We know that ethics is a big concern in work environment. Among others, the study conducted by Daniel Johnson, from IBE (Institute of Business Ethics), shows that ethics concern is getting more importance. The Institute, headquartered in the UK, has been doing research on ethical issues in the UK since 2005, and from 2012 included other countries. The responses shows that, from 2005 to 2015, some ethics issues like having written procedures, means to report misconduct in a confidential manner, support advice, training in standards of ethical conduct, have been dealt with more and more attention.
Make a Question
So, a great question to make for a candidate in a job interview is:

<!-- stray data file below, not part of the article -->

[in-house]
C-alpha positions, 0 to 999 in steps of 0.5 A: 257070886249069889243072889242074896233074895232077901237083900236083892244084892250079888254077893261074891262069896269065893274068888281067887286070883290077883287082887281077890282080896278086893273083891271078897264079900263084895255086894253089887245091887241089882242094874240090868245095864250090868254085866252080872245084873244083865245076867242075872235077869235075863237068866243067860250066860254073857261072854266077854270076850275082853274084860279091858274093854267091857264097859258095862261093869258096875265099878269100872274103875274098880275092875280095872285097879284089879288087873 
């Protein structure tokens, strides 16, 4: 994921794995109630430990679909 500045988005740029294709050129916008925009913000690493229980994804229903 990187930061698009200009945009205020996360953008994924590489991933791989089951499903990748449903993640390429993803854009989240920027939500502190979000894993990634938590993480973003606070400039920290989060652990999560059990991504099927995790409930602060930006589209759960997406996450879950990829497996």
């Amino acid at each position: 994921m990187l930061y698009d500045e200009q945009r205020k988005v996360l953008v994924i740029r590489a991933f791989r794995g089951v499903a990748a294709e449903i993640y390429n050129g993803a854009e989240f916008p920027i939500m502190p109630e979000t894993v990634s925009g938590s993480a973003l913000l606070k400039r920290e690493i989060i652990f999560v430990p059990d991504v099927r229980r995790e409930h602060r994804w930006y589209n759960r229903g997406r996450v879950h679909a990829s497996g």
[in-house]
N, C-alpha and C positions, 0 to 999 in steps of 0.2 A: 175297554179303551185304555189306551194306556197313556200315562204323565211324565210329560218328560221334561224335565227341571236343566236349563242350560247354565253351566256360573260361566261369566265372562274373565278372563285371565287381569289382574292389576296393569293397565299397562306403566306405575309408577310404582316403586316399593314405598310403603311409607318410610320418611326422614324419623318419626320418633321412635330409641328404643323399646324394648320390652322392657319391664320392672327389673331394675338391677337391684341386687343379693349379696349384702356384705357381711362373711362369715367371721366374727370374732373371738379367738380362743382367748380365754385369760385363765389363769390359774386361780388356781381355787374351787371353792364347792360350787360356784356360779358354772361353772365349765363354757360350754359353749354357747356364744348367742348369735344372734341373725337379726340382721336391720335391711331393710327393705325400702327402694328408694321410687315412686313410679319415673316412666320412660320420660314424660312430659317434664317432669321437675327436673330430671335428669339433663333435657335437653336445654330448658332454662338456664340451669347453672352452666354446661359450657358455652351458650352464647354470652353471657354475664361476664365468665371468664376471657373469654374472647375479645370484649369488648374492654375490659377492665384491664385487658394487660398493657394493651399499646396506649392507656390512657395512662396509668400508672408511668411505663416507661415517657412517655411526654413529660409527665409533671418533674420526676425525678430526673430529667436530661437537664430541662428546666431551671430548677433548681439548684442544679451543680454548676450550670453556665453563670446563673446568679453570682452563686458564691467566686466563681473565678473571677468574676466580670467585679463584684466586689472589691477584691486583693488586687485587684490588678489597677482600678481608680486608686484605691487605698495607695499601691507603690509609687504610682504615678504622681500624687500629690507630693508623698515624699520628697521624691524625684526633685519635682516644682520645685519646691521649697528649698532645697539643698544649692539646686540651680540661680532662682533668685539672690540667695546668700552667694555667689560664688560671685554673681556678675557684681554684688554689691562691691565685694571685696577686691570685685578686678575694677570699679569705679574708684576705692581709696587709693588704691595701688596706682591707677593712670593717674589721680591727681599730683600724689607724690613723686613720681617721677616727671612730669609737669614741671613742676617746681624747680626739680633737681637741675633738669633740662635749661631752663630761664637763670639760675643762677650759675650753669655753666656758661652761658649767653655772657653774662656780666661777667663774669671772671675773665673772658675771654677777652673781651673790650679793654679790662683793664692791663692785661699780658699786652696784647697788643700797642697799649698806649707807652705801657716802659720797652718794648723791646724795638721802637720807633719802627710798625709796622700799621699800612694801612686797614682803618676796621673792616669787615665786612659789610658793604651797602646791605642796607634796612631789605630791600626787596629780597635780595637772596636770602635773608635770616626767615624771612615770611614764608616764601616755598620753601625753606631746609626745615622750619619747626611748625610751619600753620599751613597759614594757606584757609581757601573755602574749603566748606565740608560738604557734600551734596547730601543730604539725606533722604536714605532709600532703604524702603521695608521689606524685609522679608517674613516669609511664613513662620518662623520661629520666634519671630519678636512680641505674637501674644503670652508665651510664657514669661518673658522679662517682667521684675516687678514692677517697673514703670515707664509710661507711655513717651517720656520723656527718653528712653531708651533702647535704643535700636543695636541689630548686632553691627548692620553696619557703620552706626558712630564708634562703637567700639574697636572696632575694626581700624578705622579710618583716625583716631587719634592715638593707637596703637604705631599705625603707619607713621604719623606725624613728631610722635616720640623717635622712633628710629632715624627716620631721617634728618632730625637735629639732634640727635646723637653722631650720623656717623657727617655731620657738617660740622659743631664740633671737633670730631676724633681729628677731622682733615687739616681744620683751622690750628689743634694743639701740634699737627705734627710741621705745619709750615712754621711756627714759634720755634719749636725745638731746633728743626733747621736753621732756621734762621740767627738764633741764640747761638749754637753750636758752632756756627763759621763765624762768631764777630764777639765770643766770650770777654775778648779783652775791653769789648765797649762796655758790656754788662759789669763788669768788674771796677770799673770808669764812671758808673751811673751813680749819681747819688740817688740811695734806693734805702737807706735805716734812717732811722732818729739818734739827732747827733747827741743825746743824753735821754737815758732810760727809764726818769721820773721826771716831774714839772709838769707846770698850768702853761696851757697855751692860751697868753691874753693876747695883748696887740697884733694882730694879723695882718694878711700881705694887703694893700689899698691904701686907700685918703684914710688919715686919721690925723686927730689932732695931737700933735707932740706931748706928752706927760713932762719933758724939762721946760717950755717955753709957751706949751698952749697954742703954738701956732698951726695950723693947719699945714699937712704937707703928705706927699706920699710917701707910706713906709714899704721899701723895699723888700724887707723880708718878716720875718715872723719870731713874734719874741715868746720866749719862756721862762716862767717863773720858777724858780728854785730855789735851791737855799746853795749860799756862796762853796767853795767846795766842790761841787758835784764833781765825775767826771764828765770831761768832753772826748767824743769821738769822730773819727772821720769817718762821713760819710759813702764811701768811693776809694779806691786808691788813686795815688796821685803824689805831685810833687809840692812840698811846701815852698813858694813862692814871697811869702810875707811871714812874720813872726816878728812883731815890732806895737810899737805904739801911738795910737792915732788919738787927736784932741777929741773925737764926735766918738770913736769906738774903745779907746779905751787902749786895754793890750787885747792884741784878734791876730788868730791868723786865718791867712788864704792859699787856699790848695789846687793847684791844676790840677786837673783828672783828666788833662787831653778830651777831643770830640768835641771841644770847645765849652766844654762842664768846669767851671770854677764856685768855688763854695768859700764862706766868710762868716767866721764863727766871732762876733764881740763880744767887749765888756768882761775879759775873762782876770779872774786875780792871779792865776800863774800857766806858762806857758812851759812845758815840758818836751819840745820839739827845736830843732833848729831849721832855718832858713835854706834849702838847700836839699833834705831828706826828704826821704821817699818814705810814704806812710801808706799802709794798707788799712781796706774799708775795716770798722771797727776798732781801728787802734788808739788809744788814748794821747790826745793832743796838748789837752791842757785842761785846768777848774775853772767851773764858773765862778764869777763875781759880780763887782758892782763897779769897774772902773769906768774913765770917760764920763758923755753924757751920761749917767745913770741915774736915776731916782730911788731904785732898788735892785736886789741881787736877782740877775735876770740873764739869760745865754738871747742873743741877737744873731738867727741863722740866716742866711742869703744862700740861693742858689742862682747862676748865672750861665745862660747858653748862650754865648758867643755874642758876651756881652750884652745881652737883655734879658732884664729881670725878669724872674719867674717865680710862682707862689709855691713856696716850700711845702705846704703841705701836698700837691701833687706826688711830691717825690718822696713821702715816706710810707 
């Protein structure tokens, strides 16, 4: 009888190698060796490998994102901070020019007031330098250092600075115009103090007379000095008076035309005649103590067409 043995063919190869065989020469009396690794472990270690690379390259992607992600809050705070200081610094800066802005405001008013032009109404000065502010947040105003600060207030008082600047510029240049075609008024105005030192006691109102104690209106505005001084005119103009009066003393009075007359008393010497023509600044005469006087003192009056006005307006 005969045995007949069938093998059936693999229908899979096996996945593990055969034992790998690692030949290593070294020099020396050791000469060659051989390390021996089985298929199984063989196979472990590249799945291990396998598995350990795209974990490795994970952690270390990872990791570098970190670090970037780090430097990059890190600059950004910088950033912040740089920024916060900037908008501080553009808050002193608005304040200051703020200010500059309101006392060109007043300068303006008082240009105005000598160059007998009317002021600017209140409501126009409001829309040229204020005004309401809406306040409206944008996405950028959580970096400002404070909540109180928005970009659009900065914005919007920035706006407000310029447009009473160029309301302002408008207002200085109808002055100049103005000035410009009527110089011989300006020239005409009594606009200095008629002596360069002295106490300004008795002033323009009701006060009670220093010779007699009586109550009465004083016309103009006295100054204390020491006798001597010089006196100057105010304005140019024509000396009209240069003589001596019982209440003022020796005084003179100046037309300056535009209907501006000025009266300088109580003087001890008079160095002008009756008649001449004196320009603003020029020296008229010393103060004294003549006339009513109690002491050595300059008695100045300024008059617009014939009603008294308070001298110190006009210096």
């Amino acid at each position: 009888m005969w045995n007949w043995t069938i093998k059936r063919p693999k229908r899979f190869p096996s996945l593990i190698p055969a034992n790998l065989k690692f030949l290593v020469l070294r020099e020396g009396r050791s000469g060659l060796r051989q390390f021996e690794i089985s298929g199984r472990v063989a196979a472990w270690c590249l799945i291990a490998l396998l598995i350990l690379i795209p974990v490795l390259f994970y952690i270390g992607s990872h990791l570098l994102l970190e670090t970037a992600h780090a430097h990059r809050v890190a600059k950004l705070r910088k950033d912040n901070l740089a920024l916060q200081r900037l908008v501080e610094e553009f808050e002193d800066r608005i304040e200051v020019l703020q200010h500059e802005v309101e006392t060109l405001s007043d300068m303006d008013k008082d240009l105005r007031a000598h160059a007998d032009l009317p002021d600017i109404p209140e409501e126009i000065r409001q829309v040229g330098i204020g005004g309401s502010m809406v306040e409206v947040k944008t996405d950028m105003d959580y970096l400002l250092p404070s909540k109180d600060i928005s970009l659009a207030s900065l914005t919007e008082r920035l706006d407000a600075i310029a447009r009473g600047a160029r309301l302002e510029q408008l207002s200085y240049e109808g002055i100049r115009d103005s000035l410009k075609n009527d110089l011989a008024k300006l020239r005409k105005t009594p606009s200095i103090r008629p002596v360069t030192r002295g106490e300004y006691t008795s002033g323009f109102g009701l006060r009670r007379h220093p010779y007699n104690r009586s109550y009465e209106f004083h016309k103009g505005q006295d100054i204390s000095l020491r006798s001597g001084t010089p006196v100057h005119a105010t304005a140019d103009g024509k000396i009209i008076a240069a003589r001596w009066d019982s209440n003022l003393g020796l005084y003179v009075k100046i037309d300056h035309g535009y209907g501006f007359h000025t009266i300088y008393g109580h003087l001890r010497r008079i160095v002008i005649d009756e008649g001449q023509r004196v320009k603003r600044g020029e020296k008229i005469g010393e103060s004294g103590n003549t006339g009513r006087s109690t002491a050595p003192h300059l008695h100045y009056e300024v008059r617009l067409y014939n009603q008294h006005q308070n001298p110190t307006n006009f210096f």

What did you like least in your previous boss?
This question was made to me, in the beginning of my career. In fact, what is expected is a response, above all, ethics, and always in a positive tone. It is not to speak ill of anyone, if the candidate liked his boss, he may say so and quote one or other competence he admired; If he didn’t like the boss, it is expected, not that he enumerates the boss’s weak points, nor that he will lie about it, but that he simply says that his boss, like everyone else, had competences to be developed, but that does not come to the case comment, and that the candidate prefers to focus on the fact that he has always had the ability to deal with the various behavioral profiles. Here it is important to note what way the candidate will respond, because the last thing you want to hear is a handful of lamentations. What is expected is an ethical, mature and positive way of addressing this delicate theme, with no anger and no bad feelings.